efﬁciency, but given the stable, consistent and realistic results as regards packing fraction this paper shows the feasibility of the model.

Simulations were undertaken varying the particle elastic stiff-nessk, both normal and tangential which are set to be the same. These were on the base case with the larger monitor cell noted above. Table 6 shows minimal variation consistent with the ‘‘repeated experiments’’ above. This adds conﬁdence to the simpli-ﬁed contact model used here which has also been experimentally veriﬁed in previous studies e.g.[7]. There was some signiﬁcant var-iation in packing fraction for friction coefﬁcient change as shown in

Table 7. As for the rigid particles, the lower the friction the greater the packing fraction as expected.

Some further simulations, details omitted for brevity, indicate that packing fraction is not highly sensitive to 50% changes in joint ﬂexibility.

5. Conclusions

5.1. Rigid ﬁbres

DEM is applied to model packing of sphero-cylinders in a cylin-drical vessel. Conventional methods are used with softened contact interactions. The aspect ratio is quite large for DEM which caused some stability issues. Use of softened interactions as commonly applied to enable a reasonable timestep and lim-iting angular velocity allowed stable packings up tok= 30. DEM results ofVfvs.kshowed very good agreement with

infor-mation in the literature, including experimental and theoretical data[4]. There was some signiﬁcant dependence of packing on friction in the DEM.

Particle orientation in the DEM showed that most particles are close to horizontal. It would be useful to analyse experimental data on this.

5.2. Flexible ﬁbres

The model was developed to include particle ﬂexure by linking sphero-cylinders, referred to as sub-elements, with transla-tional, bending and torsional stiffness, at the joints. Various ‘‘debugging’’ tests were undertaken to show appropriate Fig. 15.Settled ﬂexible particles fork= 10,Nelem= 3 top, =5 lower.

Fig. 16.Flexible particle orientation distribution in DEM based on central element of each particle.

Table 5

Sensitivity of packing fractionVfto initial particle velocityu0.

u0(cm/s) Vfinitial cell Vflarger cell Vfoverall bed

0.8⁄40 0.382 0.377 0.302

40 (base case) 0.361 0.370 0.294

1.2⁄40 0.398 0.393 0.323

Table 6

Sensitivity of packing fractionVfto particle elastic stiffnessk.

k(N/m) Vflarger cell Vfoverall bed

0.5⁄base case 0.374 0.305

4.7⁄104

(base case) 0.370 0.294

2⁄

base case 0.359 0.314

Table 7

Sensitivity of packing fractionVfto particle friction coefﬁcientl(p–pandp–w).

l Vflarger cell Vfoverall bed

0.1 0.412 0.368

0.2 0.370 0.294

bending and torsion in idealised single particle systems. The model was also tested with single sub-element particles which essentially reproduced the rigid particle case results.

Increasing the No. sub-elements per particle from 1 to 3 signif-icantly increased the packing fraction and also gave rise to a more general particle orientation based on the central element. Further increases in the No. elements had little effect because the joint ﬂexibility was correspondingly decreased giving the particle the same overall ﬂexure.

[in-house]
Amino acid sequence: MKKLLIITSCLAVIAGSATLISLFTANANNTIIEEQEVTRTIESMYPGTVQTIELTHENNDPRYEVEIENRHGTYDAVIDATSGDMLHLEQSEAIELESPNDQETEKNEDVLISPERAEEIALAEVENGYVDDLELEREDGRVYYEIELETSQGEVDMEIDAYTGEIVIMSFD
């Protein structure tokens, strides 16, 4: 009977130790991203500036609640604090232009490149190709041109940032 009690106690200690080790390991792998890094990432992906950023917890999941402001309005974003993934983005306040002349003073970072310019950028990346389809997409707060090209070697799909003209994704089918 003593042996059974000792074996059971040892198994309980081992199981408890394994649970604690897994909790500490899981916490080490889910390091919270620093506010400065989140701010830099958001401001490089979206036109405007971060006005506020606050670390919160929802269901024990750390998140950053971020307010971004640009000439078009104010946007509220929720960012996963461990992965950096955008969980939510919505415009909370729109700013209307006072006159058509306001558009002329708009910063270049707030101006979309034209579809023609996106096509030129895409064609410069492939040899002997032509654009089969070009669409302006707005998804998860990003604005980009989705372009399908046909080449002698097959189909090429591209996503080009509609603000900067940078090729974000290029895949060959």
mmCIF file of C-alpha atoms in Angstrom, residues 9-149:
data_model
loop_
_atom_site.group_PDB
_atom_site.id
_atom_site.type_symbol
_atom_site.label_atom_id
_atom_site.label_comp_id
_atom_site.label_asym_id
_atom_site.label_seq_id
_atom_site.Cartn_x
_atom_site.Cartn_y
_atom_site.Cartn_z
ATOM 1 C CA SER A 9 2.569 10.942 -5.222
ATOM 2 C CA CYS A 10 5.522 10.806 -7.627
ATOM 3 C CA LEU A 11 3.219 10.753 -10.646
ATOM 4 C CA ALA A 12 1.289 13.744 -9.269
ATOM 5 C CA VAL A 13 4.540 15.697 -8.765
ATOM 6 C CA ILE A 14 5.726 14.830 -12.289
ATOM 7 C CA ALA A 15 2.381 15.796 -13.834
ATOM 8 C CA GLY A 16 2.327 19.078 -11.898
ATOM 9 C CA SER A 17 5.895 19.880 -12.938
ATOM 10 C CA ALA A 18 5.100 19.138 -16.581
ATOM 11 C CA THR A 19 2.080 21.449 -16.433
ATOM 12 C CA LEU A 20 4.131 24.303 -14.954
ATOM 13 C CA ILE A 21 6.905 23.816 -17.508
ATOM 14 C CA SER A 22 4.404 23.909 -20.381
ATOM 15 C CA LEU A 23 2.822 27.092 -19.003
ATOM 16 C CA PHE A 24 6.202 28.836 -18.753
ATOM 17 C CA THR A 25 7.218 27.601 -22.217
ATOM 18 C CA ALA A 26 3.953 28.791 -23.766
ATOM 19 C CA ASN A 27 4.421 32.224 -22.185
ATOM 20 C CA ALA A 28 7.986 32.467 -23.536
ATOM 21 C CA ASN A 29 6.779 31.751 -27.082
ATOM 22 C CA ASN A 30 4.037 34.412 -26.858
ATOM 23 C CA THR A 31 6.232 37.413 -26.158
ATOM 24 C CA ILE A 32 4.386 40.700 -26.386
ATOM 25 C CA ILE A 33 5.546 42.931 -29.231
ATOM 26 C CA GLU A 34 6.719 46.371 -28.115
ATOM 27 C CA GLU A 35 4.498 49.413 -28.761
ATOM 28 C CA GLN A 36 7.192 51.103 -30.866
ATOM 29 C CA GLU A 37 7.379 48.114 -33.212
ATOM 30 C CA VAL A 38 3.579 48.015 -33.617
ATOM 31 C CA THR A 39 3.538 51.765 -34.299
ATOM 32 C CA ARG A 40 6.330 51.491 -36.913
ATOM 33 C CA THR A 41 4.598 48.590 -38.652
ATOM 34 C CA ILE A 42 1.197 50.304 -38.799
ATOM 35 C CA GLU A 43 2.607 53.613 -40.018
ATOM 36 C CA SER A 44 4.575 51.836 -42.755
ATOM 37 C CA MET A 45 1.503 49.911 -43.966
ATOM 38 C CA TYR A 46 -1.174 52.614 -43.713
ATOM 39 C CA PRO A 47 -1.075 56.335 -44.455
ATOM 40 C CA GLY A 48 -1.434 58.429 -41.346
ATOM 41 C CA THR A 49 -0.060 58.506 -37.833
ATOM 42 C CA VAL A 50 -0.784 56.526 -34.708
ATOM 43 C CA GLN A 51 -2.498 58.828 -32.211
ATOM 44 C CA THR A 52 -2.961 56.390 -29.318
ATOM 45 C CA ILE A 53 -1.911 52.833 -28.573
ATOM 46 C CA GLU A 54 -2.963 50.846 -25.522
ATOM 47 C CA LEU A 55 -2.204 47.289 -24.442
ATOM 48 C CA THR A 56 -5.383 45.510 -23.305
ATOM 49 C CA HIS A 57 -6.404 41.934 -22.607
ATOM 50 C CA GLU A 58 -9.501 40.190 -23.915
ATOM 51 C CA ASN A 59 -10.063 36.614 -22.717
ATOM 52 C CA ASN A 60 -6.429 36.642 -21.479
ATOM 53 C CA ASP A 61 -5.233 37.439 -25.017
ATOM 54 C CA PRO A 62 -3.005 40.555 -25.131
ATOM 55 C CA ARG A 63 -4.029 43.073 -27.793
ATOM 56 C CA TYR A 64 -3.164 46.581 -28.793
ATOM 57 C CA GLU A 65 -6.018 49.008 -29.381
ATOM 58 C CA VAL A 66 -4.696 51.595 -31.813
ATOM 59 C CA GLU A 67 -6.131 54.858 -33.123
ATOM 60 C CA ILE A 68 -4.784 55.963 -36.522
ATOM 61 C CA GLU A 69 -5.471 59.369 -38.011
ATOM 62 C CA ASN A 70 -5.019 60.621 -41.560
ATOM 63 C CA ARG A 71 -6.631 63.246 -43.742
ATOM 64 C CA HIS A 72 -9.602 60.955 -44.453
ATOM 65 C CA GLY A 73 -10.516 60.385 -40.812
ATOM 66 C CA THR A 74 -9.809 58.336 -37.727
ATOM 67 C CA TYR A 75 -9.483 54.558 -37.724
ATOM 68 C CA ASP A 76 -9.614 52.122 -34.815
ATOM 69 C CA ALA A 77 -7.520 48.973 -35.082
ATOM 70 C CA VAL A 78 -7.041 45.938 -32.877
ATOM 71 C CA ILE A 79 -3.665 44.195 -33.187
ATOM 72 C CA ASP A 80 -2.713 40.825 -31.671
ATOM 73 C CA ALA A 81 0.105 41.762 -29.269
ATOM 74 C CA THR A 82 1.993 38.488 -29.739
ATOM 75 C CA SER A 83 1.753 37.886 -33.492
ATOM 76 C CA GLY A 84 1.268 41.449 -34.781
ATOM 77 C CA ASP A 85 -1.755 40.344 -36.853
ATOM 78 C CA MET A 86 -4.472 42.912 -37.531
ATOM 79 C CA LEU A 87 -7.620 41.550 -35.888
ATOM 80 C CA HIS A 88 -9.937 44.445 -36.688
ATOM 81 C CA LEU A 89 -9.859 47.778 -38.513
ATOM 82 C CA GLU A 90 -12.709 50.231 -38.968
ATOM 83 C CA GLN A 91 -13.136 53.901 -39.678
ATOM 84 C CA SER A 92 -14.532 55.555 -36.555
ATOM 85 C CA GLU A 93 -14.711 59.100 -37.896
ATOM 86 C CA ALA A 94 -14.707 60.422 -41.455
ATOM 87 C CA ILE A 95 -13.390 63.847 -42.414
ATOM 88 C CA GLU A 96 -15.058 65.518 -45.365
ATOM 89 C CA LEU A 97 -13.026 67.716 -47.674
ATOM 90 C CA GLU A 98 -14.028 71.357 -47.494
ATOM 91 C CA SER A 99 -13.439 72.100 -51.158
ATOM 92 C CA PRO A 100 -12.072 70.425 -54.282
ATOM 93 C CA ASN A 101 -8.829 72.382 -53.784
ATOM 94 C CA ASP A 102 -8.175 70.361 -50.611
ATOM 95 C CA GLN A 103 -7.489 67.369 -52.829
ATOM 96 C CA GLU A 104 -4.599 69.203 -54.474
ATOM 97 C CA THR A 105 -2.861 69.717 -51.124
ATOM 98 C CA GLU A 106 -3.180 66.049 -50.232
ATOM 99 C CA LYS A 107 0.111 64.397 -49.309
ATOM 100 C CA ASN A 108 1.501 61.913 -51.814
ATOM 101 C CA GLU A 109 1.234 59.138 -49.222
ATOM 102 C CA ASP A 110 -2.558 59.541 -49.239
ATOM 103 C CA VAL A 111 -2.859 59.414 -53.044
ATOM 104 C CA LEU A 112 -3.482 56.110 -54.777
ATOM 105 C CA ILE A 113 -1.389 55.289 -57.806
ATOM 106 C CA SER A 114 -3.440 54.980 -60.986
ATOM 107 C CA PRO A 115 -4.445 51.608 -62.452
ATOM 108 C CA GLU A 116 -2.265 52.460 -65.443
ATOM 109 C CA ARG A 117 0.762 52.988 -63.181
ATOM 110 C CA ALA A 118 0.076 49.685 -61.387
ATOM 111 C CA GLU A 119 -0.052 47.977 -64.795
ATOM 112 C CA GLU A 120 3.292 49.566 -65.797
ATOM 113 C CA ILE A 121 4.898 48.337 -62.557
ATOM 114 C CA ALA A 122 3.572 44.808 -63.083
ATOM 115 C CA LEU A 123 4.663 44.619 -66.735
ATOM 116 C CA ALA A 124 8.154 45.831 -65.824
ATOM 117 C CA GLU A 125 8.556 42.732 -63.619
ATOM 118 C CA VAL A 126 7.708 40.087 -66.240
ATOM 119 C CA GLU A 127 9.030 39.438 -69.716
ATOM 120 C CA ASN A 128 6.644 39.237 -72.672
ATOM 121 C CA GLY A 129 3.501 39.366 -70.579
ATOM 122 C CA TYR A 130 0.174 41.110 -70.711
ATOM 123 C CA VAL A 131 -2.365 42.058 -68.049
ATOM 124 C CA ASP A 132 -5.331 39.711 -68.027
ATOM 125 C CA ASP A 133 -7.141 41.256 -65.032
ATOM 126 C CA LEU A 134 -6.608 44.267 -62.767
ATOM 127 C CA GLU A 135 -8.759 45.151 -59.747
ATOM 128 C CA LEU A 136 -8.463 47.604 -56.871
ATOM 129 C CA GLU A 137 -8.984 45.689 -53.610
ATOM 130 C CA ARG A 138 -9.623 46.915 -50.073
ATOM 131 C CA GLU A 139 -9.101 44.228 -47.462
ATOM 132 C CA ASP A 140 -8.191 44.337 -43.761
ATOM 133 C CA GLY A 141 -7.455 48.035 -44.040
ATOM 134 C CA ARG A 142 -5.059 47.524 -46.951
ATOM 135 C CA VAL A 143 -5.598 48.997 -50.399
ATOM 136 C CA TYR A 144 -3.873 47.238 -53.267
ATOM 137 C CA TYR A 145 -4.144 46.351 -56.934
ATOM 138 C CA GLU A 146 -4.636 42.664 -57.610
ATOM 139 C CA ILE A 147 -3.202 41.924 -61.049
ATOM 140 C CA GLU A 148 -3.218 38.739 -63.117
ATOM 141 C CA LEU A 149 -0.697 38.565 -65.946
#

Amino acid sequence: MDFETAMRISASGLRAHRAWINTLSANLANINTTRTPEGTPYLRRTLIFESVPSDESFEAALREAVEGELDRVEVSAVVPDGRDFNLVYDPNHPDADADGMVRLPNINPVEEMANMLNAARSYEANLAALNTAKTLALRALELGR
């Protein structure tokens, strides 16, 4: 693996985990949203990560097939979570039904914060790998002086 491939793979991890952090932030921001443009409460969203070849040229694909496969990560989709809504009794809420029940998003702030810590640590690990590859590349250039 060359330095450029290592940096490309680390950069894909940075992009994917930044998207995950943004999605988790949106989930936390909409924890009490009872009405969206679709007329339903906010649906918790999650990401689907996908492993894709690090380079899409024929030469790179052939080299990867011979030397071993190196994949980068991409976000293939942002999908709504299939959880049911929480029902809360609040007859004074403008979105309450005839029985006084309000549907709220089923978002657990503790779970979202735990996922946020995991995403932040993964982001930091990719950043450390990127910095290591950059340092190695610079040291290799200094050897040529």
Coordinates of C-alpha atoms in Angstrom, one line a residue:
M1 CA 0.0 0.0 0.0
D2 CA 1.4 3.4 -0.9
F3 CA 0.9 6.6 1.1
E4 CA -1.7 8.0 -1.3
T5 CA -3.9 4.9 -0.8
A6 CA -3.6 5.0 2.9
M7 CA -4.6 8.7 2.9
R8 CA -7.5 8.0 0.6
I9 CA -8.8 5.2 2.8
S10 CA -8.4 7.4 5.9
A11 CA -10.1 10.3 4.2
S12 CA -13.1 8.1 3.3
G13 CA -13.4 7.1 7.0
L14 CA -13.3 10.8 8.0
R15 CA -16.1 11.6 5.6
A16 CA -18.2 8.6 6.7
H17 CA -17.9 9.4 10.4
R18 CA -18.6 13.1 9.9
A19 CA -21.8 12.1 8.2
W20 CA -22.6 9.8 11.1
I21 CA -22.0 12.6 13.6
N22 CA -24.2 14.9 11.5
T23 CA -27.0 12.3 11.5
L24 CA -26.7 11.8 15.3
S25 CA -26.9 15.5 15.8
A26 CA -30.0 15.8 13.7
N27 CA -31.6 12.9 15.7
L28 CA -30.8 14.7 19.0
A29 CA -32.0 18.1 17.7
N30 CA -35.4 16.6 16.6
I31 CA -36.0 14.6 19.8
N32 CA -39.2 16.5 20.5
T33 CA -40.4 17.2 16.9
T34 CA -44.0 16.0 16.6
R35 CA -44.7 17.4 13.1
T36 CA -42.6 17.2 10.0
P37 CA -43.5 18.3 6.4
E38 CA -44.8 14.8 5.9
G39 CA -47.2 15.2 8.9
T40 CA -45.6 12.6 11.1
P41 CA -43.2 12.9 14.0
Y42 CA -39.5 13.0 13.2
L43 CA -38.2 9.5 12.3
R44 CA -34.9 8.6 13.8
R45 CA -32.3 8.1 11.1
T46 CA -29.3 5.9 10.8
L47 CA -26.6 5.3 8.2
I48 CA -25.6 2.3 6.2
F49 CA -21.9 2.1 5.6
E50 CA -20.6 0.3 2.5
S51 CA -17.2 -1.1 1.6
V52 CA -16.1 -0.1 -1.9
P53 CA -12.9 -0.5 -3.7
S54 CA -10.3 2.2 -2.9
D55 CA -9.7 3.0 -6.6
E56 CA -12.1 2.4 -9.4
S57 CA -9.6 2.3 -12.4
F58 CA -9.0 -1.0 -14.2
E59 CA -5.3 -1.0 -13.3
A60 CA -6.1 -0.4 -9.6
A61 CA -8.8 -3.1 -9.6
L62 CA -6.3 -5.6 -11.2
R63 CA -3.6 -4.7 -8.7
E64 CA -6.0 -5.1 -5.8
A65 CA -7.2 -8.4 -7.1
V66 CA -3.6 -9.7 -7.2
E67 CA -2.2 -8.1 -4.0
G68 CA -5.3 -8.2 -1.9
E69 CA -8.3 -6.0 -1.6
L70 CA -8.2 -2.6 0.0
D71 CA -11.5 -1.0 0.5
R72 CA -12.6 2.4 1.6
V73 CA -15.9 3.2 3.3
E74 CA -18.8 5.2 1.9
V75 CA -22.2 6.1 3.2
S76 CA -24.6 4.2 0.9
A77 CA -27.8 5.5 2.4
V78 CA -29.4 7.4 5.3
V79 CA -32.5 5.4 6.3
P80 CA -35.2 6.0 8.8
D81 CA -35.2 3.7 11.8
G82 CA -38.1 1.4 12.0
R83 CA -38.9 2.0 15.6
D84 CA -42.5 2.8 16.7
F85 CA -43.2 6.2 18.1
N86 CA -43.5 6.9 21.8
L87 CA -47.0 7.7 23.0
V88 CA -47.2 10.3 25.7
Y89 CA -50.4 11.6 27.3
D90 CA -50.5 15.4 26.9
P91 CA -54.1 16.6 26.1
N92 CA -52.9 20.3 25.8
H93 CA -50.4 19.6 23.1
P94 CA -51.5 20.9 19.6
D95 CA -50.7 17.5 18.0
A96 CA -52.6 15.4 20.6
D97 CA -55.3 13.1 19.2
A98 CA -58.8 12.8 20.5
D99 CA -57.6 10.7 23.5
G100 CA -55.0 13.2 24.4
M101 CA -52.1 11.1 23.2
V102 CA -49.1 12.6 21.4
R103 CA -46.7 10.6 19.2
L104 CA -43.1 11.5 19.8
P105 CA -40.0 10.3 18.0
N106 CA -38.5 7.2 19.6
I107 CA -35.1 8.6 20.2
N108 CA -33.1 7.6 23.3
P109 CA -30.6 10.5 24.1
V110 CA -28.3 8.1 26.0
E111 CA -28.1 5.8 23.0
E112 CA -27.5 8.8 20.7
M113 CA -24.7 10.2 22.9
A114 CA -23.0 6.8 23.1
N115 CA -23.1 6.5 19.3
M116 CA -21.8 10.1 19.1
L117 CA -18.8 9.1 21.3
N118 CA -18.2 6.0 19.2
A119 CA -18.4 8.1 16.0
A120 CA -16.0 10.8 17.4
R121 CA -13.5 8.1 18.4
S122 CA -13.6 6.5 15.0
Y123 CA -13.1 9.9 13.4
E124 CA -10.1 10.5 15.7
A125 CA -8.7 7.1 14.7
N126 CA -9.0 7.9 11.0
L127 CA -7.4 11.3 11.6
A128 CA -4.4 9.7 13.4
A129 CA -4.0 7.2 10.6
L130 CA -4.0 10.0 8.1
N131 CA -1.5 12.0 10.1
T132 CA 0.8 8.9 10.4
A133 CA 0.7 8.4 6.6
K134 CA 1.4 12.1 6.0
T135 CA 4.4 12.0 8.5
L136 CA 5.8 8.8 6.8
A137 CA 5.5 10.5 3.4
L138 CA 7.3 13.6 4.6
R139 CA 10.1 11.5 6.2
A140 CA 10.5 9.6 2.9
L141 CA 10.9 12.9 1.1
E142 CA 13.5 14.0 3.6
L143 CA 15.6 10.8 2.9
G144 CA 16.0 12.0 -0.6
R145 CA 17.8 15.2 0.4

The numerical simulation is more stable with ﬂexible particles but limiting angular velocity is still required in the simulations undertaken here which appear to give reasonable results. Possi-bly reducing the timestep and modelling more sub-elements would negate this requirement.

As with the rigid particles, particle packing fraction shows some signiﬁcant variation for friction. It does not vary signiﬁcantly with 50% changes in particle elastic stiffness as expected, sup-porting the use of the simpliﬁed contact model.

The current model would not be suitable in certain situations such as where interstitial ﬂuid has a signiﬁcant effect, where there is excessive bending so a particle ‘‘contacts itself’’, or where a straight ﬁbre would buckle due to high end loading. The program has potential for ﬂexible ﬁbre applications, but

standard techniques should be used to speed up the processing such as zoning and near-neighbour lists applied to the particle sub-elements.

Acknowledgements

The authors gratefully acknowledge ﬁnancial support of this research from the Engineering and Physical Sciences Research Council, UK, Project TARF-LCV, EP/1038616/1.

Appendix A. Intra-particle joint translational, bending and torsional stiffness

A.1. Translational

Each particle can be considered as a series of connected sub-ele-ments which are sphero-cylinders. A joint is a shared sphere, but as the particle deforms the joint effectively has two overlapping spheres; a linear restoring force is applied to pull the sphere cen-tres together; the joint stiffness is the same as the particle contact stiffnessk, which is set to allow a maximum particle–particle over-lap of about 0.05dunder the greatest loading conditions (usually on initial impact with the base not in the ﬁnal packed state where it is much less);kis scaled by the mass of the particle sub-element in each simulation for reasons described in Section3.1.

A.2. Bending and torsional

The equations below have been taken from Benham and Warnock[19]. Material data has been taken for this study as 1%

of values given for Perspex (E= 2.8e9 Pa, G= 1e9 Pa). This was taken on a trial and error basis to model some reasonably ﬂexible ﬁbres. Angular damping is taken as 10% of critical damping, similar to the normal contact damping.

M¼EI

Le

hb ðA1Þ

T¼GJ

Le

htr ðA2Þ

I¼

### p

d4

64 ðA3Þ

J¼

### p

d4

32 ðA4Þ

wheredis the particle diameter,Eis Young’s modulus,Gis Shear modulus,Iis second moment of area,Jis polar second moment of area,Leis particle sub-element length,Mis moment,Tis torque, hbbending angle between two connected elements,htris the torsion angle between two connected elements.